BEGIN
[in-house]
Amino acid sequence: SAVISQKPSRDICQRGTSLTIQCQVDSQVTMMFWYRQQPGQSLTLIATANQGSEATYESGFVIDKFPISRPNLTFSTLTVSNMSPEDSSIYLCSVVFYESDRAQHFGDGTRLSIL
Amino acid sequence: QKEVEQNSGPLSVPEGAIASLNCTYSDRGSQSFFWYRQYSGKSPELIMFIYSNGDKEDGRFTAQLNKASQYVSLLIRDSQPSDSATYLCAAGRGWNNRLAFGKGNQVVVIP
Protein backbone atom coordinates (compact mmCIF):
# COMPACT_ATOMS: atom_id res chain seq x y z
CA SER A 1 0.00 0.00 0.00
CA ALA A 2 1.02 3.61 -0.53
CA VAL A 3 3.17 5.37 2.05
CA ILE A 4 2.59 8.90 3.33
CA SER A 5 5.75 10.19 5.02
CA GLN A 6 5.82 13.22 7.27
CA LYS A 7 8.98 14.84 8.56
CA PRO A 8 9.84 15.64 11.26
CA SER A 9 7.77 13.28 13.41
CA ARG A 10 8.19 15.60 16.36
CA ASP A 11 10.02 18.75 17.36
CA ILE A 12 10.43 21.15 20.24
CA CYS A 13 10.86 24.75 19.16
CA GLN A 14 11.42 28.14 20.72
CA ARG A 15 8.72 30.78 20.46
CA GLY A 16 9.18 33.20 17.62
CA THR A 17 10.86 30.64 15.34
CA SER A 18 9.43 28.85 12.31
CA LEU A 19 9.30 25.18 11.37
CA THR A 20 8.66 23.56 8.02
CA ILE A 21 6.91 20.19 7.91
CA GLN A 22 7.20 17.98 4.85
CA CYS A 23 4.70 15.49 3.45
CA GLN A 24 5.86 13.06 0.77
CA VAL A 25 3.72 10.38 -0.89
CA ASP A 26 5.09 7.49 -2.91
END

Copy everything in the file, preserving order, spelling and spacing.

[in-house]
Amino acid sequence: SAVISQKPSRDICQRGTSLTIQCQVDSQVTMMFWYRQQPGQSLTLIATANQGSEATYESGFVIDKFPISRPNLTFSTLTVSNMSPEDSSIYLCSVVFYESDRAQHFGDGTRLSIL
Amino acid sequence: QKEVEQNSGPLSVPEGAIASLNCTYSDRGSQSFFWYRQYSGKSPELIMFIYSNGDKEDGRFTAQLNKASQYVSLLIRDSQPSDSATYLCAAGRGWNNRLAFGKGNQVVVIP
Protein backbone atom coordinates (compact mmCIF):
# COMPACT_ATOMS: atom_id res chain seq x y z
CA SER A 1 0.00 0.00 0.00
CA ALA A 2 1.02 3.61 -0.53
CA VAL A 3 3.17 5.37 2.05
CA ILE A 4 2.59 8.90 3.33
CA SER A 5 5.75 10.19 5.02
CA GLN A 6 5.82 13.22 7.27
CA LYS A 7 8.98 14.84 8.56
CA PRO A 8 9.84 15.64 11.26
CA SER A 9 7.77 13.28 13.41
CA ARG A 10 8.19 15.60 16.36
CA ASP A 11 10.02 18.75 17.36
CA ILE A 12 10.43 21.15 20.24
CA CYS A 13 10.86 24.75 19.16
CA GLN A 14 11.42 28.14 20.72
CA ARG A 15 8.72 30.78 20.46
CA GLY A 16 9.18 33.20 17.62
CA THR A 17 10.86 30.64 15.34
CA SER A 18 9.43 28.85 12.31
CA LEU A 19 9.30 25.18 11.37
CA THR A 20 8.66 23.56 8.02
CA ILE A 21 6.91 20.19 7.91
CA GLN A 22 7.20 17.98 4.85
CA CYS A 23 4.70 15.49 3.45
CA GLN A 24 5.86 13.06 0.77
CA VAL A 25 3.72 10.38 -0.89
CA ASP A 26 5.09 7.49 -2.91